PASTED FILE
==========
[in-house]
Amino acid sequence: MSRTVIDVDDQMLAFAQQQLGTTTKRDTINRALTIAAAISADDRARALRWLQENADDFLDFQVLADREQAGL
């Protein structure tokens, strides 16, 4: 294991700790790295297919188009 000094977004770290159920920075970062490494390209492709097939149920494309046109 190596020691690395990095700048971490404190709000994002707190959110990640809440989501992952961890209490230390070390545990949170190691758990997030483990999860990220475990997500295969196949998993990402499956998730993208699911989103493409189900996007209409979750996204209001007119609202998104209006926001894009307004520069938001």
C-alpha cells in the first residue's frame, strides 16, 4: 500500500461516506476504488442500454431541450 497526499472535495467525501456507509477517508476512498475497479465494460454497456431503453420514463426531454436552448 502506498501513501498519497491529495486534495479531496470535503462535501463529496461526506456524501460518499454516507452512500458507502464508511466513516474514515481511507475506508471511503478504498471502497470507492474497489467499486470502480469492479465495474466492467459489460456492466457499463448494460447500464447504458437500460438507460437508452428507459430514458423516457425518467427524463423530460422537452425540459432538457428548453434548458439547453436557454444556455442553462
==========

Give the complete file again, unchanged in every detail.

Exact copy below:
[in-house]
Amino acid sequence: MSRTVIDVDDQMLAFAQQQLGTTTKRDTINRALTIAAAISADDRARALRWLQENADDFLDFQVLADREQAGL
């Protein structure tokens, strides 16, 4: 294991700790790295297919188009 000094977004770290159920920075970062490494390209492709097939149920494309046109 190596020691690395990095700048971490404190709000994002707190959110990640809440989501992952961890209490230390070390545990949170190691758990997030483990999860990220475990997500295969196949998993990402499956998730993208699911989103493409189900996007209409979750996204209001007119609202998104209006926001894009307004520069938001």
C-alpha cells in the first residue's frame, strides 16, 4: 500500500461516506476504488442500454431541450 497526499472535495467525501456507509477517508476512498475497479465494460454497456431503453420514463426531454436552448 502506498501513501498519497491529495486534495479531496470535503462535501463529496461526506456524501460518499454516507452512500458507502464508511466513516474514515481511507475506508471511503478504498471502497470507492474497489467499486470502480469492479465495474466492467459489460456492466457499463448494460447500464447504458437500460438507460437508452428507459430514458423516457425518467427524463423530460422537452425540459432538457428548453434548458439547453436557454444556455442553462